Endangered Species: A Surly Bear in the Bible Belt – Jeff Mann (Lethe Press)

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Be warned: Endangered Species: A Surly Bear in the Bible Belt by Jeff Mann is aptly named—there is plenty of righteous indignation here. He suffers no fools gladly, and aims his wrath at homophobes and hypocrites of all kinds—regardless of their religious or political affiliation—and takes no prisoners.

Of course, that is not all that this volume of essays is: it also contain wry humor, nostalgia, regret, and even some acceptance and detachment. Mann wrote the twenty-two essays contained herein (of which thirteen have previously been published in print anthologies or online) over the past ten years, between 2009 and 2017. (Reader warning: Mann explains in his introductory Author’s Note that these essays were not initially intended to be collected together, so there’s a fair amount of overlap in autobiographical details. Mann eliminated some of this repetition when reprinting these essays, but kept some in order to preserve the integrity of individual essays.) That being said, they run the gamut: to borrow a culinary metaphor, this volume is a smorgasbord of writings, everything from short, lyrical elegies (“David”) to serious, substantive pieces about teaching Appalachian writers in college curricula (“The Feast Hall, the rsenal, and the Mirror”) and his literary influences (“Romantic”).

Most of Mann’s essays reflect on the various intersections in his life: being Gay; living in Appalachia; being a leatherbear; being a Gay leatherbear in a non-urban part of Appalachia. Mann recognizes that he is cast very much as a niche writer; nevertheless, most Gay readers will be able to connect with him to some extent when he writes about such universal topics as family, both by blood (“Amy”) and by spirit (“Big Queer Convocations”), and home. Additionally, older readers will empathize with Mann’s looking back as he nears middle age, and grows more contemplative. (Oh, the aging leatherbear is still surly; but now he has learned to choose which battles he will fight.) And Mann simply could not write a book of this length without also discussing food (“Scrapple,” “Muslim Food”).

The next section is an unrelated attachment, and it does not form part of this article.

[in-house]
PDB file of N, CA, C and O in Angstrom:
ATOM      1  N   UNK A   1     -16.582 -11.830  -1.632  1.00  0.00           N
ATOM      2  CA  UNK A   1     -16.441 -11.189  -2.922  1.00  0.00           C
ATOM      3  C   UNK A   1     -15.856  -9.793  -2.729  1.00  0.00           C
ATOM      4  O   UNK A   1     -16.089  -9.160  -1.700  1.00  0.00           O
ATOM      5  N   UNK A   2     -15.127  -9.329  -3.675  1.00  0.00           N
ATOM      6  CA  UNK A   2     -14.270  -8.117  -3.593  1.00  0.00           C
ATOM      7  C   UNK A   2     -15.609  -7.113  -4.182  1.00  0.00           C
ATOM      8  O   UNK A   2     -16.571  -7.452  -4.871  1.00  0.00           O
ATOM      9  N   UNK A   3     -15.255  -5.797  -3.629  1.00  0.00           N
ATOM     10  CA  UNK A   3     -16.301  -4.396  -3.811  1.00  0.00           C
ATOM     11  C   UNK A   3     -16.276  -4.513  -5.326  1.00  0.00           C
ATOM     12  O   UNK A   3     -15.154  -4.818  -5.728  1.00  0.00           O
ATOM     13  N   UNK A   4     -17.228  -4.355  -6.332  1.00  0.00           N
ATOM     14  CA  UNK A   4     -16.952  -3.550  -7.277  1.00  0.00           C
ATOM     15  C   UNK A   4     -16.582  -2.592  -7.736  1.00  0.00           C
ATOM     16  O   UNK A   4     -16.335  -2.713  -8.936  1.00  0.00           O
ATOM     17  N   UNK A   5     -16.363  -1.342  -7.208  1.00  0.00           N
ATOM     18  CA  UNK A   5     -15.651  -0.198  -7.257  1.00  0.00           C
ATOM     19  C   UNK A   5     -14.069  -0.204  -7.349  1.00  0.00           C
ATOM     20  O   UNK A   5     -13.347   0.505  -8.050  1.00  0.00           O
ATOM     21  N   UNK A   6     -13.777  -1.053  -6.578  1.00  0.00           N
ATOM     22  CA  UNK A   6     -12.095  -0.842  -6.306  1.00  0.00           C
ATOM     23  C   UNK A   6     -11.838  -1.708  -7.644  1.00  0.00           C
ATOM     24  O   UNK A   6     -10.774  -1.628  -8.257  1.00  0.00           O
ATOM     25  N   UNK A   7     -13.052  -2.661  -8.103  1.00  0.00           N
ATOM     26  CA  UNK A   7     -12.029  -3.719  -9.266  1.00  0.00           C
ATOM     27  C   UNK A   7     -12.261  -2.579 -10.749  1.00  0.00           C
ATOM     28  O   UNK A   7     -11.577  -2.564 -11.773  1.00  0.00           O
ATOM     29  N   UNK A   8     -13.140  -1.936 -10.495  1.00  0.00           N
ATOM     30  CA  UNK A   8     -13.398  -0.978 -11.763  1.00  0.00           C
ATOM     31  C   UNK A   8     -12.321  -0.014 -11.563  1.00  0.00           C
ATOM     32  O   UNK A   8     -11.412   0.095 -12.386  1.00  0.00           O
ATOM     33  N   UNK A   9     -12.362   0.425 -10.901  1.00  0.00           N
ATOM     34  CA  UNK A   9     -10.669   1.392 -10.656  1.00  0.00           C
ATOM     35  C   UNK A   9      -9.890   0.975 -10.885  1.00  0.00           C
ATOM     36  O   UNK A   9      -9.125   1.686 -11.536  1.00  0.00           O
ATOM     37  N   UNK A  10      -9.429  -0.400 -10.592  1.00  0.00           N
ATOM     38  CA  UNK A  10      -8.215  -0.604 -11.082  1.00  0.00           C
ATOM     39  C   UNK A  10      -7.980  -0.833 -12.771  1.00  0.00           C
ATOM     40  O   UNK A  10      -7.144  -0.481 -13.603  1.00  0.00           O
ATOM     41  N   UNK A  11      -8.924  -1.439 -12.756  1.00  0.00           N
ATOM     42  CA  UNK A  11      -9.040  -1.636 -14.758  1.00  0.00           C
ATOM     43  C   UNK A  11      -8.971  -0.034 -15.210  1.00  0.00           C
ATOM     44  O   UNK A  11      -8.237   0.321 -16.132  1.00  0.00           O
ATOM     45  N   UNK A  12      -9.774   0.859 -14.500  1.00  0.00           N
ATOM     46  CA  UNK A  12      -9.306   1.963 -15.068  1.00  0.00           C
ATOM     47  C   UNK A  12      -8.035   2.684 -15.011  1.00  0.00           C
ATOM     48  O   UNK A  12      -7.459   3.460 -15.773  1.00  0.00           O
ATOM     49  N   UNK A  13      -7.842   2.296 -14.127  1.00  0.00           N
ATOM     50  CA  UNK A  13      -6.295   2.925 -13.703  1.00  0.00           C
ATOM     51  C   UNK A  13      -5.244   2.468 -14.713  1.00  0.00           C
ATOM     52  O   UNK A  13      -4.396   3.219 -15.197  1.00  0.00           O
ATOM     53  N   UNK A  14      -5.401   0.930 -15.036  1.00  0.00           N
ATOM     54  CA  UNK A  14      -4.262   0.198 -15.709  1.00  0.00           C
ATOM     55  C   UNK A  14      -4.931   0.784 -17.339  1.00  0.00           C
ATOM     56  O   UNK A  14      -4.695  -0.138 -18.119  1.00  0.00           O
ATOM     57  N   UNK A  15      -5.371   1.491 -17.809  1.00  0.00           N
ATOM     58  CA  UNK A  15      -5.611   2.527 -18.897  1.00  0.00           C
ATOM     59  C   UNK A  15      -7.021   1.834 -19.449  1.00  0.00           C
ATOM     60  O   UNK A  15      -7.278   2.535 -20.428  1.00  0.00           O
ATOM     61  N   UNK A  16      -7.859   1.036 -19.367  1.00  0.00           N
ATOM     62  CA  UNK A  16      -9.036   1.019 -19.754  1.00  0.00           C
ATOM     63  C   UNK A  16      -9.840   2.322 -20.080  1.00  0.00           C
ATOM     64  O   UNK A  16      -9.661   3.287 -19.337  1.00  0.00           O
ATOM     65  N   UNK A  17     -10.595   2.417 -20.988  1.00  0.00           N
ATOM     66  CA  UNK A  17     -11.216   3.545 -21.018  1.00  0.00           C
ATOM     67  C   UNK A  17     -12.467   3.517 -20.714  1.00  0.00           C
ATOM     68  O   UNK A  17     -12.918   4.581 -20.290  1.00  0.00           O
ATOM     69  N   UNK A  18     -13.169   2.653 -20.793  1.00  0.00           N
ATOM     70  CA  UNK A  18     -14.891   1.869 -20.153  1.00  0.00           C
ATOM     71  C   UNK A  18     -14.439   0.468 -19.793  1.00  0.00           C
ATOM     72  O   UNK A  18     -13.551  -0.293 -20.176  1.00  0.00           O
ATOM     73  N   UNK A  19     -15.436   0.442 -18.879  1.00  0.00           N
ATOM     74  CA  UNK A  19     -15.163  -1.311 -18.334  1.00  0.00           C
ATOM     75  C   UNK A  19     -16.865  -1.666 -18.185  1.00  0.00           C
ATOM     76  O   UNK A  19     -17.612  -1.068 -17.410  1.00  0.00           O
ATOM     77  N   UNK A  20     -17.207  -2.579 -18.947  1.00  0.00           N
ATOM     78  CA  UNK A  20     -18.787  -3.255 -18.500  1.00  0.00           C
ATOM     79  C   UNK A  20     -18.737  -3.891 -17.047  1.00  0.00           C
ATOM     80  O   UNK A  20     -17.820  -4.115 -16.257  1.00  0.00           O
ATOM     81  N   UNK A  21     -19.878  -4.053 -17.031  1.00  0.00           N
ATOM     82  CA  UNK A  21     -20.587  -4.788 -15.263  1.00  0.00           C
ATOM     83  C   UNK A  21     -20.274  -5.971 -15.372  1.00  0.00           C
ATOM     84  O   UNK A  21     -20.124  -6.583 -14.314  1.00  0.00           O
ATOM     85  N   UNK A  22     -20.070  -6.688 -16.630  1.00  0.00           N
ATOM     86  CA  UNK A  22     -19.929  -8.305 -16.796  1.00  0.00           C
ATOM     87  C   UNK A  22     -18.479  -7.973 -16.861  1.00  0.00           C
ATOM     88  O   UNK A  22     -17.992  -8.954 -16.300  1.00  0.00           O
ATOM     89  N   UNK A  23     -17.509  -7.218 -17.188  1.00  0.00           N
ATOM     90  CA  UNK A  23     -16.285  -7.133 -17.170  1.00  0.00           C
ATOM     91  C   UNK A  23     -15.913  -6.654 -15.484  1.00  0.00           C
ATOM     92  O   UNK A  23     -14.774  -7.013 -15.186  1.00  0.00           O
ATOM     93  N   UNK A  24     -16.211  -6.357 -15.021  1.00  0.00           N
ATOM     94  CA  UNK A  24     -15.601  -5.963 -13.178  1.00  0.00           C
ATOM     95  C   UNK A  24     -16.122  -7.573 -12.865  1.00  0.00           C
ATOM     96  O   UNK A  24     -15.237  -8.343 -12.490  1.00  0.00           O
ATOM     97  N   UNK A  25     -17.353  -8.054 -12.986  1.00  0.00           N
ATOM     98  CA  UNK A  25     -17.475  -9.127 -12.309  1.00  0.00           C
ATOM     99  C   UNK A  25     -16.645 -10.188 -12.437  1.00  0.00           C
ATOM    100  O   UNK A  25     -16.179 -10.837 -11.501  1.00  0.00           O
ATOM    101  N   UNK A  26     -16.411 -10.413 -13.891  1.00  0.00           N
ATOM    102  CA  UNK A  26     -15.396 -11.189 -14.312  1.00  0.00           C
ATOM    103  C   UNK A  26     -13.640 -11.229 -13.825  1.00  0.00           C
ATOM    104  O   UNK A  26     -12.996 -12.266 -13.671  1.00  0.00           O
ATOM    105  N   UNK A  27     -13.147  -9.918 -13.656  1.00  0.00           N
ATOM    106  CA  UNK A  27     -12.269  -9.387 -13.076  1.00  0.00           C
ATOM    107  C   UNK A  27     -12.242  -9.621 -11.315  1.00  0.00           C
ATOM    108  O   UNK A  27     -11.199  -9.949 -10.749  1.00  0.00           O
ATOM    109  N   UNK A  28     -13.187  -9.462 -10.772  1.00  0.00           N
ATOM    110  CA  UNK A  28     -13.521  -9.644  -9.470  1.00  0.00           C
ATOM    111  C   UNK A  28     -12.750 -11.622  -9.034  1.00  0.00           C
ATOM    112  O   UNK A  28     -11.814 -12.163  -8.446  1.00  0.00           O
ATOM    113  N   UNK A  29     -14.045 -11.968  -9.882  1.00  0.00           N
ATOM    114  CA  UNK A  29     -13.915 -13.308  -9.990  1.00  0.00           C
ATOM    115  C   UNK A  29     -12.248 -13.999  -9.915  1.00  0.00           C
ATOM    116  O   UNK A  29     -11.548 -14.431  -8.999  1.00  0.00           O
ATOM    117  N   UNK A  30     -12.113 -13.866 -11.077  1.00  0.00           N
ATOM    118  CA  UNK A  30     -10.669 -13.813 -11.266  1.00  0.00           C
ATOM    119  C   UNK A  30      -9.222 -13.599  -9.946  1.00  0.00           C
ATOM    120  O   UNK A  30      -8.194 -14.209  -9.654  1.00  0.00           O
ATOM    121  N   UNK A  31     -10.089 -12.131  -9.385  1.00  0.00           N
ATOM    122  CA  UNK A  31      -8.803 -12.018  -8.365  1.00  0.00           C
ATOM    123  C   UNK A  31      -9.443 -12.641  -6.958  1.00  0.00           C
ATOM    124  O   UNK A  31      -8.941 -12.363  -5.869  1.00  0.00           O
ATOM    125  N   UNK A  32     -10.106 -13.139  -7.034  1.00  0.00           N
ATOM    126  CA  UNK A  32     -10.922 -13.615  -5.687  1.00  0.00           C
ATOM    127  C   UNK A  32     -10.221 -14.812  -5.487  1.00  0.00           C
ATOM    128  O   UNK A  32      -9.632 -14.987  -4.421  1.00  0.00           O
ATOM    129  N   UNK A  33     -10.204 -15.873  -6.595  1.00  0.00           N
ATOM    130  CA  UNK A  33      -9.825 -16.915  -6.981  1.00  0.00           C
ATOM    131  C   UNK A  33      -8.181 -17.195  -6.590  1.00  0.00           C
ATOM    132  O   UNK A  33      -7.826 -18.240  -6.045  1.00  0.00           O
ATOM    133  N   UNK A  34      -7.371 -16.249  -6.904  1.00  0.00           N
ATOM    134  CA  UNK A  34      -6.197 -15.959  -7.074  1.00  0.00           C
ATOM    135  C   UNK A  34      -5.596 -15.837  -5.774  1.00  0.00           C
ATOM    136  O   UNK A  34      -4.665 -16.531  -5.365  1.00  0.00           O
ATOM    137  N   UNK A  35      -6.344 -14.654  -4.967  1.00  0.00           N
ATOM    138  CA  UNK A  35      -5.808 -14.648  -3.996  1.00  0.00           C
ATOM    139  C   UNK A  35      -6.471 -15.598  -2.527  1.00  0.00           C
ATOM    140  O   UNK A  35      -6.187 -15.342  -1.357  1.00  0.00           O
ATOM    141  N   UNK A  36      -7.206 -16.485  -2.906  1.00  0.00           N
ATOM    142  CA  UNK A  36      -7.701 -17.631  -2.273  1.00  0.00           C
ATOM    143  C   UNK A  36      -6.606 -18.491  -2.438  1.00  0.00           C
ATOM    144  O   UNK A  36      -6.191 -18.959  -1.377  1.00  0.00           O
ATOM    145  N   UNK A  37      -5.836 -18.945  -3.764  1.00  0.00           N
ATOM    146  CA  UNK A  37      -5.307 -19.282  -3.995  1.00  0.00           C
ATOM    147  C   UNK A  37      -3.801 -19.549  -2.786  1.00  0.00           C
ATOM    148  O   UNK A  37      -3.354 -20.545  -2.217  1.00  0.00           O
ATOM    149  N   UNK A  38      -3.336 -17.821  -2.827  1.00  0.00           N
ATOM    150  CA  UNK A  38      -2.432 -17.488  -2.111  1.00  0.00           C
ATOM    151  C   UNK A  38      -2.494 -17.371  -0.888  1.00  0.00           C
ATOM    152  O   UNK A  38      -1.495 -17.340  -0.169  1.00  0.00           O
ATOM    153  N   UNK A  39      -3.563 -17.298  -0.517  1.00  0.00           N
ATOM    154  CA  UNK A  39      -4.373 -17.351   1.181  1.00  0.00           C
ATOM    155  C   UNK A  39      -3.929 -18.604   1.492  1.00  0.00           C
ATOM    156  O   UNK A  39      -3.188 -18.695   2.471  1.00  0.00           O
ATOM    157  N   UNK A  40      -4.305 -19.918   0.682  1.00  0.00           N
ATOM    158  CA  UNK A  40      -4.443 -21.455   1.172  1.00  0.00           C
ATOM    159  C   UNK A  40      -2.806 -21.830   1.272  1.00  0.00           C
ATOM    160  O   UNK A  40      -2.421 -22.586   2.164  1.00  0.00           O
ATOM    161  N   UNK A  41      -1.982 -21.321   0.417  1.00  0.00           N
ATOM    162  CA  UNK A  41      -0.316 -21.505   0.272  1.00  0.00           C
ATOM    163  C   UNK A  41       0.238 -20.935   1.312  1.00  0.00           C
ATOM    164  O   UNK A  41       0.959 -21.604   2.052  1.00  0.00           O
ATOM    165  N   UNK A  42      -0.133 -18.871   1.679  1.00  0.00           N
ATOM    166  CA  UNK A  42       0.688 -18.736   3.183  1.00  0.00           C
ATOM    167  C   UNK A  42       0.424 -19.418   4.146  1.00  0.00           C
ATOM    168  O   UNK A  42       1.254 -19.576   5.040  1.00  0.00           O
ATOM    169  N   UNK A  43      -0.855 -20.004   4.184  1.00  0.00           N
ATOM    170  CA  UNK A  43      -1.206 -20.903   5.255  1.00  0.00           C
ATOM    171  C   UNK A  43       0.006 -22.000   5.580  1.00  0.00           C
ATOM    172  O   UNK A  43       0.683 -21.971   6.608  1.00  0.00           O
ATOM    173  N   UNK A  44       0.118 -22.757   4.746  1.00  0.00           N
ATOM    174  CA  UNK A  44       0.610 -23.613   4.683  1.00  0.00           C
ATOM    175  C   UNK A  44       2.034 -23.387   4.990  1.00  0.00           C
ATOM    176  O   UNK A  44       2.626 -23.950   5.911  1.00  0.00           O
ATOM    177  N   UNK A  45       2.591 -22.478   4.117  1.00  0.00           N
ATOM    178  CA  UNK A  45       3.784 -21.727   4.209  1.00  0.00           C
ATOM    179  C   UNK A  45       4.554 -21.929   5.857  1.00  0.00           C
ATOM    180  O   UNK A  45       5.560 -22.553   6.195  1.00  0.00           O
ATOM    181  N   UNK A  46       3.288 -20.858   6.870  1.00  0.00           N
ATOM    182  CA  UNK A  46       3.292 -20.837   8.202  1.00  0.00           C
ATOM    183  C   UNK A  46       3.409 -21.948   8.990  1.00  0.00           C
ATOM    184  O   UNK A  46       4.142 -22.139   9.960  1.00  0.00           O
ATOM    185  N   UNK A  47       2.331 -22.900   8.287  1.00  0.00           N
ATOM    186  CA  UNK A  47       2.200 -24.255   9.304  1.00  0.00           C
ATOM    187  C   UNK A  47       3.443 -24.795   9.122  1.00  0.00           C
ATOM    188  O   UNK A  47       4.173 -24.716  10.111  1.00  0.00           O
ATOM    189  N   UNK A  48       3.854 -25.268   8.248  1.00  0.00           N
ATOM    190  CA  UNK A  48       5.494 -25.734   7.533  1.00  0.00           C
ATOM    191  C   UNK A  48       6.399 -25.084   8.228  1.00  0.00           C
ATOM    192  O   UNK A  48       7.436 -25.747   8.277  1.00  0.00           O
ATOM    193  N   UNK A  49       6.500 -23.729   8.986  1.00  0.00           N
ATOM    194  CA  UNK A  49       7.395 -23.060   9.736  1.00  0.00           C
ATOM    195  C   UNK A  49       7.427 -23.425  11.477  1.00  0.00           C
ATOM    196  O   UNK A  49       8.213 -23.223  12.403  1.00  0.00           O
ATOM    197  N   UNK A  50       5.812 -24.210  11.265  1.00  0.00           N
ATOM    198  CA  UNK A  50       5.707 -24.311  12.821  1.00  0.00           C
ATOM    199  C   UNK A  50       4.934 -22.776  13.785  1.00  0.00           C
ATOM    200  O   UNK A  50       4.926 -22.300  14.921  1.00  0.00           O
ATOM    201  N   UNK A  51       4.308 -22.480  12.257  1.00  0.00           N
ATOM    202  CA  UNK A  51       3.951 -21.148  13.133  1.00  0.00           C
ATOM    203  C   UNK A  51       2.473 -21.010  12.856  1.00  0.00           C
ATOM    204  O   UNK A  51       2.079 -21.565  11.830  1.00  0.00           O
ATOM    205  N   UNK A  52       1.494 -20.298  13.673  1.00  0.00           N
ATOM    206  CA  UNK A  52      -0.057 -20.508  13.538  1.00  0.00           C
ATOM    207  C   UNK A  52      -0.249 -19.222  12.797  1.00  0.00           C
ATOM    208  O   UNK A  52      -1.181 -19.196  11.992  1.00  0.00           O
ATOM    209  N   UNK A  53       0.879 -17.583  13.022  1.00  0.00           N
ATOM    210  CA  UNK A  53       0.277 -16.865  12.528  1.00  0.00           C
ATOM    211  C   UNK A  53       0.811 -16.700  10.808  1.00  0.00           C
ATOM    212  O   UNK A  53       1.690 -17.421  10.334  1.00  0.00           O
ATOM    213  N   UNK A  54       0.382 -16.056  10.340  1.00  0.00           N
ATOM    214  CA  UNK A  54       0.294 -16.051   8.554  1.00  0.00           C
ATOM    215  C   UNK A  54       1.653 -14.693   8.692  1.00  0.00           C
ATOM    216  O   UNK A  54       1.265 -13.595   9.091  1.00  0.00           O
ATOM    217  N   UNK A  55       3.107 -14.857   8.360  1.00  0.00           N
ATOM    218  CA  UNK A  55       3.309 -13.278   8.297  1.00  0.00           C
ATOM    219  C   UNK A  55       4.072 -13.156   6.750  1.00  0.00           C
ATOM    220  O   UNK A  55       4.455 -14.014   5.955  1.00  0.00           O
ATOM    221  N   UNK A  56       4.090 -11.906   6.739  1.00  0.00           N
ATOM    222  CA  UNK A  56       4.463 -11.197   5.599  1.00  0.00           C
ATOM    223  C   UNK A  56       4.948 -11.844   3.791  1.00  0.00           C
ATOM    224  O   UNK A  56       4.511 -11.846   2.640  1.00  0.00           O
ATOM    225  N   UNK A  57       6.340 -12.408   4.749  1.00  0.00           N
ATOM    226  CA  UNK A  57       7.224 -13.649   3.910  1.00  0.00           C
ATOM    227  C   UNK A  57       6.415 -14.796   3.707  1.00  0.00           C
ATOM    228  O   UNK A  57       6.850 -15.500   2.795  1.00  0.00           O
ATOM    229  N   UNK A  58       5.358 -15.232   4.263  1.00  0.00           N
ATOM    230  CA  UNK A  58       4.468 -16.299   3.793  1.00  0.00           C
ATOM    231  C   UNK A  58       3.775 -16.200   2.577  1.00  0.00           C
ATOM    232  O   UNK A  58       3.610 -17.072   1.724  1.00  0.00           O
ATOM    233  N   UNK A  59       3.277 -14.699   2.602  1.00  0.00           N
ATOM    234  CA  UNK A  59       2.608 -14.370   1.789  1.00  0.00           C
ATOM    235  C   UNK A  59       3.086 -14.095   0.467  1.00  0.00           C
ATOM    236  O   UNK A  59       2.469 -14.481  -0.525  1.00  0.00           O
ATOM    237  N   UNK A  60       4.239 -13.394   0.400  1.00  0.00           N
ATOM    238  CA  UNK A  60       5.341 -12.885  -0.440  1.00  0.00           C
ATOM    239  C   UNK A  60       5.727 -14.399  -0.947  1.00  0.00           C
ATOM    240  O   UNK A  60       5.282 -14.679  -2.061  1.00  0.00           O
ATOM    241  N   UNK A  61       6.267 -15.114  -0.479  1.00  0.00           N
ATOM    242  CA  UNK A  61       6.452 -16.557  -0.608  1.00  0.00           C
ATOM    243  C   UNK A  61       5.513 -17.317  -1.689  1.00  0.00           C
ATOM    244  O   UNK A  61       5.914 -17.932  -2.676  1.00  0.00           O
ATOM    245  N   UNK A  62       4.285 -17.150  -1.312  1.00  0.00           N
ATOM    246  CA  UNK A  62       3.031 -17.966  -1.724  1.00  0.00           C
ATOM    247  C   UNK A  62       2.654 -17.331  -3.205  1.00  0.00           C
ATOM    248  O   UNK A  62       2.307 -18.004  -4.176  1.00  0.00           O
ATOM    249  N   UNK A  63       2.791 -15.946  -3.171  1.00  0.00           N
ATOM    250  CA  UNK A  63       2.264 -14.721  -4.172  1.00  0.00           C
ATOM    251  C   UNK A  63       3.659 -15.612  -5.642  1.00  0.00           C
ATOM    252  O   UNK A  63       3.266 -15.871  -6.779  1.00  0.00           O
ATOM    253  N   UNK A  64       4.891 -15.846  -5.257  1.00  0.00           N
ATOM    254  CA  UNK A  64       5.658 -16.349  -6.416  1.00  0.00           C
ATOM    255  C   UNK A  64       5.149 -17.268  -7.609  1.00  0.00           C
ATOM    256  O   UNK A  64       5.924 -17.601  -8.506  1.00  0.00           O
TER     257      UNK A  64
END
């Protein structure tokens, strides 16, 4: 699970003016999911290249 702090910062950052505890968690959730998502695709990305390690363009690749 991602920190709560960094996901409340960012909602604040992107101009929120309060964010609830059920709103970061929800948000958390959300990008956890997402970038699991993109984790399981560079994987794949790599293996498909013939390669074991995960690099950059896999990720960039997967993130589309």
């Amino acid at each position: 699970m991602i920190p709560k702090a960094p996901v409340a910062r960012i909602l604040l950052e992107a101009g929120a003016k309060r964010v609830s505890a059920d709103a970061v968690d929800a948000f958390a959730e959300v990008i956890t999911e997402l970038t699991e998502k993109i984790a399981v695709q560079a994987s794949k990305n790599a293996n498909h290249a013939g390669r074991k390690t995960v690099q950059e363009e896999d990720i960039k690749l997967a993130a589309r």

While these essays are without doubt entertaining, the real value for the reader is that Mann writes unapologetically and with unflinching honesty about topics that most writers shy away from: the kind of sex that turns him on (passim), the memory of a long-ago affair (“Thomas”), hiring a hustler (“Whoremonger”), the envy he feels towards writers better known and more successful than he (e.g., his own father!), and his feelings towards the Civil War (“Confederate”) and about gun ownership (“Watch Out! That Queer’s got a Gun!”). These last two essays in particular demonstrate that Mann, rugged individualist that he is, is not afraid to hold an opinion at odds with “orthodox” liberal Gay thought. It is the rare reader that will agree entirely with Mann.

So, to those readers new to Mann and his oeuvre, this volume will be full of surprises; even long-time followers of Mann will find something new to chew upon. And as I noted above, this book is not entirely surliness: Mann writes about all the things that make life worth living—food, sex, nature, poetry, and beautiful men. And whether you gorge yourself on this feast entirely in one sitting or savor it course by course, you will find something to your taste, be it an exotic new perspective or the equivalent of literary comfort food.

Reviewed by Keith John Glaeske

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